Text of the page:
If the September 2020 Continental Automotive Systems, Inc. opinion is any indicator, the answer seems to be “yes,” at least where an alleged violation of fair, reasonable, and nondiscriminatory (“FRAND”) terms and conditions is concerned. Following on the heels of F.T.C. v. Qualcomm Inc., the Northern District of Texas dismissed a complaint in which Continental Automotive Systems, Inc. (“Continental”) alleged, among other things, that Nokia Corporation and other technology companies (together, “Licensor Defendants”) violated Sections 1 and 2 of the Sherman Act by pooling their standard essential patents (“SEP”) in joint licensing entities called Avanci, LLC and Avanci Platform International Limited (together, “Avanci”). Continental Auto. Sys., Inc. v. Avanci, LLC
The California Court of Appeal recently confirmed, in case there was any doubt, that plaintiffs must allege (and ultimately prove) actual reliance to adequately state a fraudulent prong Unfair Competition Law claim (Cal. Bus. & Prof. Code 17200). In Goonewardene v. ADP, LLC, the plaintiff brought a variety of claims related to her alleged wrongful termination, both against her former employer, and the employer’s payroll services provider. The Court of Appeal determined, among other things, that plaintiff lacked standing to bring the fraudulent prong UCL claim against the payroll services provider.
On November 17, 2016, the United States Court of Appeals for the Federal Circuit published a precedential order denying a petition for a writ of mandamus to overturn a district court’s determination. In In re: Rearden LLC, Rearden MOVA LLC, MO2, LLC, MOVA, LLC, the defendants in the underlying case had petitioned for a writ of mandamus to challenge the district court’s order compelling them to produce allegedly privileged documents.
A sharply divided New York Court of Appeals recently held that defendants who allegedly made intentional and repeated use of New York correspondent bank accounts for money laundering thereby purposefully transacted business related to the plaintiffs’ claims, and thus were subject to the personal jurisdiction of the New York courts. According to the three-judge dissent, the decision, Rushaid v. Pictet & Cie, broke with 40 years of precedent, expanding the reach of the state’s long arm statute to encompass individuals who performed no acts directed at New York. Because correspondent bank accounts enable foreign banks to facilitate transactions in U.S. currency and the U.S. market, and New York is the home of many correspondent banks, any expansion of personal jurisdiction in New York based on correspondent banking relationships could have a significant impact. Courts and practitioners may have to reconsider their assumptions about personal jurisdiction in future cases.
Before plaintiffs could light the pilot on antitrust claims against two propane tank distributors, a split Eighth Circuit panel cut the gas. In doing so, the majority espoused a narrow view of the applicability of the continuing violations theory in antitrust litigation.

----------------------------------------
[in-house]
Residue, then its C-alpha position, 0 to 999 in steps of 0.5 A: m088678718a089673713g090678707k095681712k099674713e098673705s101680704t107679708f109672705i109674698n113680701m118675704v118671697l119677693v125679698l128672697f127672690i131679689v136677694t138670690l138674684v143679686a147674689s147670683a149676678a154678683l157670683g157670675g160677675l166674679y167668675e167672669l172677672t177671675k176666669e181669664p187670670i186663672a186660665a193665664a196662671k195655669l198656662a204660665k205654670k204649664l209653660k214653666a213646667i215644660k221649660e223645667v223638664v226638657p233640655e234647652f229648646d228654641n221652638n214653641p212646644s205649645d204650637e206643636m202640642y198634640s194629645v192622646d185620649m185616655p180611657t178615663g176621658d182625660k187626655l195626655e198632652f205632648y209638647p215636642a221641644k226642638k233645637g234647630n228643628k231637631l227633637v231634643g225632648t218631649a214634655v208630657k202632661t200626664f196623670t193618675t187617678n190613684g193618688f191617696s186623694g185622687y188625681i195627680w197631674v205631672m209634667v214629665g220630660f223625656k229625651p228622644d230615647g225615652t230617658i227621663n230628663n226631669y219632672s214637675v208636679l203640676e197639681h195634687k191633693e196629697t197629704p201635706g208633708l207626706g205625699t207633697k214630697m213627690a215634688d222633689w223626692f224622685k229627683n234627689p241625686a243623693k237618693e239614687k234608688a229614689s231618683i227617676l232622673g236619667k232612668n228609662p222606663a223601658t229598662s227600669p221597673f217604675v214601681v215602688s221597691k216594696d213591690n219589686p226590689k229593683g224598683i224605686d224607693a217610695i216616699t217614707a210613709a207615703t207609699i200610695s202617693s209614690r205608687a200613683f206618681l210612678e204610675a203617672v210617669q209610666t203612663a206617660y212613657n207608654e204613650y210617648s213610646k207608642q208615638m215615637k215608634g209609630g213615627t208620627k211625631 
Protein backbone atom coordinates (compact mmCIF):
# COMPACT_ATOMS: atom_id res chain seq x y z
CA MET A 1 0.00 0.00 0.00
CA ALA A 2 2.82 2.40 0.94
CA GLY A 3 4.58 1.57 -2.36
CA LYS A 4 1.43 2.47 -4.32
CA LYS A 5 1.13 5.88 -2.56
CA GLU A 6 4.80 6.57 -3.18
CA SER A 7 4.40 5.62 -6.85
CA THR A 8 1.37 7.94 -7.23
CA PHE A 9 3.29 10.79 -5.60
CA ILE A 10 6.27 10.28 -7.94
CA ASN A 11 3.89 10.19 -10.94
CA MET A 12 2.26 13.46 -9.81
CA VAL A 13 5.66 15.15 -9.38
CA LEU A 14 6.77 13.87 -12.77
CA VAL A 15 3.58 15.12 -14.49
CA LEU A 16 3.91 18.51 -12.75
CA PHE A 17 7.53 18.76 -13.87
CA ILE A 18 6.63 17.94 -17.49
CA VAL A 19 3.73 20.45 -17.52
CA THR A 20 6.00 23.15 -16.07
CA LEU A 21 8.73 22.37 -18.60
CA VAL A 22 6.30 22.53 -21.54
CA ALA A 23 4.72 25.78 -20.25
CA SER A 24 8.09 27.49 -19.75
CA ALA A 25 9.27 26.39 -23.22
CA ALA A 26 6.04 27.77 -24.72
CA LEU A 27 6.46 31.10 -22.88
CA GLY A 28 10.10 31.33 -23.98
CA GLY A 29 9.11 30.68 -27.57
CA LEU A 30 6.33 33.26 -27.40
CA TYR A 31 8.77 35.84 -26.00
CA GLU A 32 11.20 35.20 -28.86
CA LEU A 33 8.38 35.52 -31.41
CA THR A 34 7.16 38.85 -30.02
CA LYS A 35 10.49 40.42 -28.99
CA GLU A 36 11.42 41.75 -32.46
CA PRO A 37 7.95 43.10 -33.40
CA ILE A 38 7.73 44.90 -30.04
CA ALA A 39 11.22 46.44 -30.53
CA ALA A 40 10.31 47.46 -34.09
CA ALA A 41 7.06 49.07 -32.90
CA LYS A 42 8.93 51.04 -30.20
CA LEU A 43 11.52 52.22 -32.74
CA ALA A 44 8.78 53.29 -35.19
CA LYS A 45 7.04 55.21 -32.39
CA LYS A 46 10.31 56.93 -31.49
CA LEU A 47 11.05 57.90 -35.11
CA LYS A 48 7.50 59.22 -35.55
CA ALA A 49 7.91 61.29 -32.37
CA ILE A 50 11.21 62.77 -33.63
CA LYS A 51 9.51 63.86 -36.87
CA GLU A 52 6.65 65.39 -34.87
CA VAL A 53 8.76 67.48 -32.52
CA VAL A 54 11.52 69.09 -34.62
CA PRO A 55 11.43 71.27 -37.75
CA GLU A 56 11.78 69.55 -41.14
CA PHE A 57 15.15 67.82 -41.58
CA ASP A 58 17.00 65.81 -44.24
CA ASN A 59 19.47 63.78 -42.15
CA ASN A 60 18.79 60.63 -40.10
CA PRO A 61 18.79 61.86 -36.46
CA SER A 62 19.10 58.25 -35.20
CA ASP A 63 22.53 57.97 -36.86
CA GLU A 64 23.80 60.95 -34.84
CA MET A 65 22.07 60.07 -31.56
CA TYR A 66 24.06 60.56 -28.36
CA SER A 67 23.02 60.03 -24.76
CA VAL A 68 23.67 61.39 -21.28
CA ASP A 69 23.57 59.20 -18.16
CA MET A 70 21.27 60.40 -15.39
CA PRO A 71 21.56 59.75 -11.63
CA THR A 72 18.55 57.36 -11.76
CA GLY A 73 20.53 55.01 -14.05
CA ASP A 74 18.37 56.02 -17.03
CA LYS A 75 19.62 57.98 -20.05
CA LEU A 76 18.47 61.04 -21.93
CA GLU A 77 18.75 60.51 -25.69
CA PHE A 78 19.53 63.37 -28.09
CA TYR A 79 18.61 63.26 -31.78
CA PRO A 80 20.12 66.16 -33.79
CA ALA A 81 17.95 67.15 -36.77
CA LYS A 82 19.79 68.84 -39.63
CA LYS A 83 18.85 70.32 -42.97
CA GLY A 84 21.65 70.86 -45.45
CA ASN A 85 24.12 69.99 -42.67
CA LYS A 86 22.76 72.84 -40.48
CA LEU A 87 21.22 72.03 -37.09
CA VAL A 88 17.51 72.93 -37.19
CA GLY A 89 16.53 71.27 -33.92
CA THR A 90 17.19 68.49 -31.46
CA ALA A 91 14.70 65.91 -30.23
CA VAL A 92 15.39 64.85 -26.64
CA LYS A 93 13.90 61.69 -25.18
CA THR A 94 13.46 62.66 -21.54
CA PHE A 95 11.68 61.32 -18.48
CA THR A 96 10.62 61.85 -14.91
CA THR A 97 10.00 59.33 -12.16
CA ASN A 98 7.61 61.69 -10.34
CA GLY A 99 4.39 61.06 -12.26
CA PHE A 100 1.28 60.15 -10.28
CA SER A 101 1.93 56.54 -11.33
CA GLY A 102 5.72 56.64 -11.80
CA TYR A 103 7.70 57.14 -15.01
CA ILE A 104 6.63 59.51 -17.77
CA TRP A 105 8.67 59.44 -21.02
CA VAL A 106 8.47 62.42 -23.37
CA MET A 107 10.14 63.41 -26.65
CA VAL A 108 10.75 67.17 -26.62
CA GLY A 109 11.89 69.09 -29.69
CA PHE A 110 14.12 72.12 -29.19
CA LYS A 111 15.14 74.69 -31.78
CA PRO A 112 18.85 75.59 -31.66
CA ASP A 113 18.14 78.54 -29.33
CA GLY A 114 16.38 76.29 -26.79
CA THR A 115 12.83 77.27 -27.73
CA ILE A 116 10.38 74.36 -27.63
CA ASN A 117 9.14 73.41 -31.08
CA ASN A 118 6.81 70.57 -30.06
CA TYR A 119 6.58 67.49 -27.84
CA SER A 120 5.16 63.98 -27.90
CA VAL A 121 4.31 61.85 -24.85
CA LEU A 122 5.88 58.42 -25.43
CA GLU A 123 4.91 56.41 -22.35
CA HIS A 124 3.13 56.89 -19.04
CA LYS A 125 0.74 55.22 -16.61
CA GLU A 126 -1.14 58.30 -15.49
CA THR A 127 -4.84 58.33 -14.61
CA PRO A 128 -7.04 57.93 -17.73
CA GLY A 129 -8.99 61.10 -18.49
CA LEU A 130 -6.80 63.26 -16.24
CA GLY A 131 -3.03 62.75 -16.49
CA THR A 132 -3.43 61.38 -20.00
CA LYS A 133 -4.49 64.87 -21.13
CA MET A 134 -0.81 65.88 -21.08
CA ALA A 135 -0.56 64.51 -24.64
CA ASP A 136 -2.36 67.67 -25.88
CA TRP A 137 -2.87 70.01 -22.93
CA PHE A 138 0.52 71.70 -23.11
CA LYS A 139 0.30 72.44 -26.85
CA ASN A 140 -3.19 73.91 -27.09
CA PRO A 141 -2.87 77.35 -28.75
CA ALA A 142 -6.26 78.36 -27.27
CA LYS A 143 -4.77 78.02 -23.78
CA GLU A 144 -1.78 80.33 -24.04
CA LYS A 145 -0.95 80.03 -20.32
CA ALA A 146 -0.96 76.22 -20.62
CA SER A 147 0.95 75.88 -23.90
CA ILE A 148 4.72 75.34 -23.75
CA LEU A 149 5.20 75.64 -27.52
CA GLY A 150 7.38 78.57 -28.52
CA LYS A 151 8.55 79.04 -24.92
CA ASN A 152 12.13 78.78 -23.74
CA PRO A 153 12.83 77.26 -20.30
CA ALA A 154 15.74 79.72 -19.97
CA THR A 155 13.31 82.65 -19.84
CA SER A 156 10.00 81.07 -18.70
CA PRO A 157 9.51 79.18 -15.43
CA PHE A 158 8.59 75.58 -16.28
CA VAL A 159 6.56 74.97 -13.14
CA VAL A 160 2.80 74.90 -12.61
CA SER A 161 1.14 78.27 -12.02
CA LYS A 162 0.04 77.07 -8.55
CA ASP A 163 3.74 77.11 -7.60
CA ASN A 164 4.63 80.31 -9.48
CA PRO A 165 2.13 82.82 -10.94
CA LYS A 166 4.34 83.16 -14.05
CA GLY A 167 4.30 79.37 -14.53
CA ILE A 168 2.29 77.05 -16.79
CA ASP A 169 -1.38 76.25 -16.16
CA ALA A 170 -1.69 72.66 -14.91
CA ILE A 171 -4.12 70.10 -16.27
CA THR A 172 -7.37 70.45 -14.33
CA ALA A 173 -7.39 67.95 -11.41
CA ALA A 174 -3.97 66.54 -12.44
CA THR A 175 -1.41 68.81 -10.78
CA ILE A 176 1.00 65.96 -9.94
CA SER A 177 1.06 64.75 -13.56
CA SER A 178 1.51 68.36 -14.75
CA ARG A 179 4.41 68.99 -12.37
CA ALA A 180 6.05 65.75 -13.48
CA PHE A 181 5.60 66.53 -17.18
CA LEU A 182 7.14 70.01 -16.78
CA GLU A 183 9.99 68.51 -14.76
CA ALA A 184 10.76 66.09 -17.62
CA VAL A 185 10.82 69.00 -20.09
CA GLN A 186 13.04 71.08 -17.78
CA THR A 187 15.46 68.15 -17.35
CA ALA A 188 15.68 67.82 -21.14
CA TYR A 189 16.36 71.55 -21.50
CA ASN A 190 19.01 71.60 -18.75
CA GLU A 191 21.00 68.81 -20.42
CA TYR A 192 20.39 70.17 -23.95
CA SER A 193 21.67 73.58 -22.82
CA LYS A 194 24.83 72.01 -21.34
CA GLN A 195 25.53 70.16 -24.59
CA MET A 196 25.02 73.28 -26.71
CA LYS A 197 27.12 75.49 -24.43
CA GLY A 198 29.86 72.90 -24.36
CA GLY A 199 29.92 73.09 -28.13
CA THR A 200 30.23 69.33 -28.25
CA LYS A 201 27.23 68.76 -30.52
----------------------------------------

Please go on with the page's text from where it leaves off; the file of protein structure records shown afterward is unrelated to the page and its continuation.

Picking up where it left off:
In 2014, following an FTC administrative complaint, class plaintiffs brought suit against defendant distributors Ferrellgas and AmeriGas, alleging that in 2008, facing rising costs of propane, the distributors conspired to reduce the fill level of 20-pound propane tanks from 17 pounds to 15 pounds while maintaining the price. Though a separate group of indirect purchasers settled with Defendants regarding similar claims in 2008, Plaintiffs argued that Defendants’ conspiracy continued, and that Defendants continued to sell the propane tanks at higher prices and at lower fill levels long after the settlements.
In today’s litigation practice, a defendant often receives a copy of a filed complaint before it is formally served with the pleading. Sometimes, plaintiff’s counsel emails a copy to the defendant’s counsel after filing. If it is a particularly newsworthy lawsuit, an employee or officer of a corporate defendant may download a copy of the filed complaint from a news website. Or someone may post a copy of the complaint on social media.
The Second Circuit recently set aside a $147 million verdict against two Chinese companies accused of conspiring to fix the price and supply of vitamin C sold to U.S. buyers. In re Vitamin C Antitrust Litigation. The panel held that the complaint should have been dismissed after the Chinese government submitted an amicus curiae brief confirming that Chinese law required the companies to fix prices and, in effect, violate U.S. antitrust law. The panel found that the companies could not simultaneously comply with U.S. and Chinese law and, drawing on principles of international comity, vacated the district court judgment.
In Baral v. Schnitt, the California Supreme Court addressed a question that has divided California appellate courts for more than a decade: whether a special motion to strike under California’s anti-SLAPP statute (C.C.P. 425.16) can be granted with respect to a “mixed cause of action” that combines allegations concerning both protected conduct, i.e., the rights of petition and free speech, and unprotected activity.